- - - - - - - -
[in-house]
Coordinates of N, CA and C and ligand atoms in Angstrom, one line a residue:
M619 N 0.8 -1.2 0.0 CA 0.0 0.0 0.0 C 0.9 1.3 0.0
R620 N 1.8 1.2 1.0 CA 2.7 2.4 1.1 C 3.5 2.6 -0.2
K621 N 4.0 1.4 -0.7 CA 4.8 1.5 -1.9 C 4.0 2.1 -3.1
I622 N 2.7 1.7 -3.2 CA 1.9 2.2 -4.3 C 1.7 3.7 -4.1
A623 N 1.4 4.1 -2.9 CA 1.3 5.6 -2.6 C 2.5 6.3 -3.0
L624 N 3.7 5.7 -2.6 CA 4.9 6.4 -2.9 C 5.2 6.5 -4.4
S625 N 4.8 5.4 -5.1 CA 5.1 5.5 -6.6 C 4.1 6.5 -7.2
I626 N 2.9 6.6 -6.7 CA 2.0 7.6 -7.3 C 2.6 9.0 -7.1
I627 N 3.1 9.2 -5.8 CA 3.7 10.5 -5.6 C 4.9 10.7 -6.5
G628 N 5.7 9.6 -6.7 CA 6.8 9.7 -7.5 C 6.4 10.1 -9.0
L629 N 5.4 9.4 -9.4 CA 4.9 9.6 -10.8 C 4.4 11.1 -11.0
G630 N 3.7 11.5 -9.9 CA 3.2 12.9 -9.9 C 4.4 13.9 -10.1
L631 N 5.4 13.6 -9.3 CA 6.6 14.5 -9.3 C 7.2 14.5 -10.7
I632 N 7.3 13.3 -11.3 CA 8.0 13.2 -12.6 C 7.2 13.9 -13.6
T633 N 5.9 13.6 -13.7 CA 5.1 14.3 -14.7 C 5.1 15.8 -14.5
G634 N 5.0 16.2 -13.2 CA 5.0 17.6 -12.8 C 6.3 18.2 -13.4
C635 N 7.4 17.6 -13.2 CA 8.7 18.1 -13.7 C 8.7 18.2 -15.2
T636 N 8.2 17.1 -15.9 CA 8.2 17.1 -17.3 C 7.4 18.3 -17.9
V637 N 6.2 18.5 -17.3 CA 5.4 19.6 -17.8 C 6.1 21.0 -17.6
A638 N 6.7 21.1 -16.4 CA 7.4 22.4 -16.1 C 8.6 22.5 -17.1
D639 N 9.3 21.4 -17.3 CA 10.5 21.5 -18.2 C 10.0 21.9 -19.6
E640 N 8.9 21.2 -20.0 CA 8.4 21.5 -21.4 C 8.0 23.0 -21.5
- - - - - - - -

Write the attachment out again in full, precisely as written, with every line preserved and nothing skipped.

[in-house]
Coordinates of N, CA and C and ligand atoms in Angstrom, one line a residue:
M619 N 0.8 -1.2 0.0 CA 0.0 0.0 0.0 C 0.9 1.3 0.0
R620 N 1.8 1.2 1.0 CA 2.7 2.4 1.1 C 3.5 2.6 -0.2
K621 N 4.0 1.4 -0.7 CA 4.8 1.5 -1.9 C 4.0 2.1 -3.1
I622 N 2.7 1.7 -3.2 CA 1.9 2.2 -4.3 C 1.7 3.7 -4.1
A623 N 1.4 4.1 -2.9 CA 1.3 5.6 -2.6 C 2.5 6.3 -3.0
L624 N 3.7 5.7 -2.6 CA 4.9 6.4 -2.9 C 5.2 6.5 -4.4
S625 N 4.8 5.4 -5.1 CA 5.1 5.5 -6.6 C 4.1 6.5 -7.2
I626 N 2.9 6.6 -6.7 CA 2.0 7.6 -7.3 C 2.6 9.0 -7.1
I627 N 3.1 9.2 -5.8 CA 3.7 10.5 -5.6 C 4.9 10.7 -6.5
G628 N 5.7 9.6 -6.7 CA 6.8 9.7 -7.5 C 6.4 10.1 -9.0
L629 N 5.4 9.4 -9.4 CA 4.9 9.6 -10.8 C 4.4 11.1 -11.0
G630 N 3.7 11.5 -9.9 CA 3.2 12.9 -9.9 C 4.4 13.9 -10.1
L631 N 5.4 13.6 -9.3 CA 6.6 14.5 -9.3 C 7.2 14.5 -10.7
I632 N 7.3 13.3 -11.3 CA 8.0 13.2 -12.6 C 7.2 13.9 -13.6
T633 N 5.9 13.6 -13.7 CA 5.1 14.3 -14.7 C 5.1 15.8 -14.5
G634 N 5.0 16.2 -13.2 CA 5.0 17.6 -12.8 C 6.3 18.2 -13.4
C635 N 7.4 17.6 -13.2 CA 8.7 18.1 -13.7 C 8.7 18.2 -15.2
T636 N 8.2 17.1 -15.9 CA 8.2 17.1 -17.3 C 7.4 18.3 -17.9
V637 N 6.2 18.5 -17.3 CA 5.4 19.6 -17.8 C 6.1 21.0 -17.6
A638 N 6.7 21.1 -16.4 CA 7.4 22.4 -16.1 C 8.6 22.5 -17.1
D639 N 9.3 21.4 -17.3 CA 10.5 21.5 -18.2 C 10.0 21.9 -19.6
E640 N 8.9 21.2 -20.0 CA 8.4 21.5 -21.4 C 8.0 23.0 -21.5